The Shaker Museum in Chatham, New York, devoted to the culture of the mostly extinct religious sect, has launched a $15m effort to create a 30,000 sq. ft building for its collection, which spans more than 18,000 objects and archival materials.
“Usually when you introduce the topic of Shakers to people, they know two things: that they were celibate and that they made chairs,” Lacy Schutz, the director of the museum, says of the utopian communal society that settled in the US in the 18th century and became known for their ecstatic worship. But the Shakers were renowned for their minimalist design philosophy, Schutz notes, and their objects “are recognised for their innovation, ingenuity and simplicity, telling a wonderful story of their ideals and the highest and best values of America”.
Although today only three members of the sect are still living, “their very culture resonates especially strongly in these times,” Schutz points out. Early on, the Shakers embraced both gender and racial equality and African Americans played a prominent role in their community.
The museum, which manages the Shaker Village in Mount Lebanon, New York, a historic site where the largest congregation of Shakers settled from 1787 to 1947, was founded as a non-profit institution in 1950 by John Williams, an investment broker who travelled to active Shaker communities beginning in the 1930s and collected what he viewed as artefacts of a fading culture.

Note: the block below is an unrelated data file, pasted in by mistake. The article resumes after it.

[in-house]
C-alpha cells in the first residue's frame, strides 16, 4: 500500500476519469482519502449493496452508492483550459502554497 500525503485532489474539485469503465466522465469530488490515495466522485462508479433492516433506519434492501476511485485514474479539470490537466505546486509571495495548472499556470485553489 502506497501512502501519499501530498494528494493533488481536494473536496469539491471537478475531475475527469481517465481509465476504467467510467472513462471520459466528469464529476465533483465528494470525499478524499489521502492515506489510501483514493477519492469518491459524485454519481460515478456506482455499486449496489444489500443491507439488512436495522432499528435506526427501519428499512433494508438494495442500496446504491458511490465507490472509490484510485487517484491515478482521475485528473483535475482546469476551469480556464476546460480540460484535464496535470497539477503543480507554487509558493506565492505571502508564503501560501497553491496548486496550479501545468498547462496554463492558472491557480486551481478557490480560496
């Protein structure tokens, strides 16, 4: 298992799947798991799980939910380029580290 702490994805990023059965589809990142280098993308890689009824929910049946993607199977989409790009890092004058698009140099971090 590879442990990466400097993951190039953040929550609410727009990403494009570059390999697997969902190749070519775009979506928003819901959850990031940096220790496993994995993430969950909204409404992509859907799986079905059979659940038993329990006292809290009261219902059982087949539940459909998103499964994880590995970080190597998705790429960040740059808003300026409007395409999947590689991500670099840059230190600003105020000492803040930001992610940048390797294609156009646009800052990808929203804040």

The institution is the steward of 11 Shaker buildings across 91 acres in Mount Lebanon and holds the most comprehensive collection of objects related to the sect. But the pieces, which are stored on its administrative campus, have not been accessible to the public in more than a decade.
Groundbreaking is expected to begin in 2021, with construction completed in 2023. The project is being spearheaded by the New York-based firm Selldorf Architects, which will reimagine a four-story building in downtown Chatham by creating exhibition and administrative spaces. The project will be carried out in collaboration with Byrd Woltz Landscape Architects, which plans to design an outdoor garden around the facility.
So far the museum has raised $6.3m, mostly from private donations, as well as a $1.69m grant from the Empire State Development and Regional Economic Development Council. Organisers estimate that the new building will annually receive around 30,000 visitors and generate nearly $2m for the region.
Jack Shear, the husband of the late painter Ellsworth Kelly, who now serves as the director of the artist’s foundation, has donated $2m. More than four decades ago, the couple gave their extensive collection of Shaker objects, including Kelly’s personal worktable still stained with coffee mug rings, to the institution. “When you start understanding the Shakers and what they were involved in, it’s a unique utopian society,” says Shear who has photographed a large number of their buildings and artefacts.
Additional reporting by Brooke Mason.